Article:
Charlie Johnson has a PhD in Condensed Matter Physics from Harvard University. His research interests are in the area of experimental nanoscience and nanotechnology, ranging from synthesis of new single atomic layer materials (graphene and the like), property measurement, to applications in chemical detection and other areas.

Theodore Schurr

Theodore Schurr is a Professor in the Department of Anthropology, a Consulting Curator in the University of Pennsylvania Museum of Archeology and Anthropology, and the Director of the Laboratory of Molecular Anthropology at the University of Pennsylvania. For over thirty years, he has investigated the genetic prehistory of Asia and the Americas through studies of mtDNA, Y-chromosome and autosomal DNA variationin Asian, Siberian and Native American populations. His current projects include studies of genetic diversity in indigenous populations of Canada, the United States, Mexico and the Caribbean. His research group is also exploring the population history of Georgia (Caucasus), Pakistan and Kazakhstan through our collaborative genetic studies in those countries. 

Ann Kuttner

A member of the Department of History of Art, Ann Kuttner received her Ph.D. at the University of California at Berkeley from the Graduate Group in Ancient History and Mediterranean Archaeology. Her research and teaching look at archeology, art, objects, architecture and landscape architecture, as well as at history and literature, in a world that Greeks, Romans, and many other peoples shared from the 9th c. BCE Greek period to the 8th c. CE in the early Islamic and Byzantine eras. Kuttner's courses include Greek and Roman art and artifact surveys, special lecture topics, and undergraduate and graduate seminars across her fields. She works to foster interdisciplinary student research on things and texts, culture and histories across the humanities and social sciences, and to put the deep past in dialogue with its futures. She is core faculty in the Graduate Groups in Art and Archaeology of the Mediterranean World and in Ancient History, adjunct in the Departments of Classical Studies and of Religious Studies, and consulting scholar in the Mediterranean Section of the University of Pennsylvania Museum of Archeology and Anthropology.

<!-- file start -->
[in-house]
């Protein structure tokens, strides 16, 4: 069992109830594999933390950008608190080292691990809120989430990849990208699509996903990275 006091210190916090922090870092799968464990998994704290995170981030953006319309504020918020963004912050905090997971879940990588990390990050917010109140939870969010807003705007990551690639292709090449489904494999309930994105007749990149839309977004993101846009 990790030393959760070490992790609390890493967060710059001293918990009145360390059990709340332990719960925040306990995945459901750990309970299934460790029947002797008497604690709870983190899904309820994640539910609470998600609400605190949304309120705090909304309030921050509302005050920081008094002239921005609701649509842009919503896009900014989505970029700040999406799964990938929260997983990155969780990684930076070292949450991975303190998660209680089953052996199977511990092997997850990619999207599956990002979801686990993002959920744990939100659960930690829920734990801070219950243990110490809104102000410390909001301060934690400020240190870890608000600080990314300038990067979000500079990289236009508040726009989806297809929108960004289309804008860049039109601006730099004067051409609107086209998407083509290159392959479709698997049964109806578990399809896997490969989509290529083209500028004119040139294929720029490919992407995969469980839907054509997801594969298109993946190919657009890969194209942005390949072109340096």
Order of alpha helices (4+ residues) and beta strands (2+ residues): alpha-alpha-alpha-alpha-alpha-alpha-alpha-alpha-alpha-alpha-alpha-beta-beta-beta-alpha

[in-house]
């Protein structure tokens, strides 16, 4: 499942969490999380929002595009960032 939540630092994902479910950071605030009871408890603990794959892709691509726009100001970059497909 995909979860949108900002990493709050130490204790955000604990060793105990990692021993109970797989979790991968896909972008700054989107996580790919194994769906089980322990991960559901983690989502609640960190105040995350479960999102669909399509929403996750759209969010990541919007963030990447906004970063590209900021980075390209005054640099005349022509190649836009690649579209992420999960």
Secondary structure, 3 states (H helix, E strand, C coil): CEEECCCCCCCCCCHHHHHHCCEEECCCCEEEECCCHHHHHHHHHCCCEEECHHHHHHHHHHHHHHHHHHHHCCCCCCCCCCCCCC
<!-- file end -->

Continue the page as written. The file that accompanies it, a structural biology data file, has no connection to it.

Catherine Schrand

Catherine Schrand received her PhD from the University of Chicago in 1994 and her BBA from the University of Michigan. Her research primarily focuses on earnings quality, risk management, and disclosure. She is the author (along with Patricia Dechow) of Earnings Quality, and of Understanding earnings quality: A review of the proxies, their determinants and their consequences (with Weili Ge and Patricia Dechow). In addition to doctoral level courses, she teaches an undergraduate elective on Financial Accounting. She also moderates a course for Wharton students (any concentration) who are writing an undergraduate thesis. She has been actively involved in the accounting standard setting process through her past service on the Financial Accounting Standards Committee of the American Accounting Association and her involvement with the AAA/FASB Financial Reporting Issues Conference.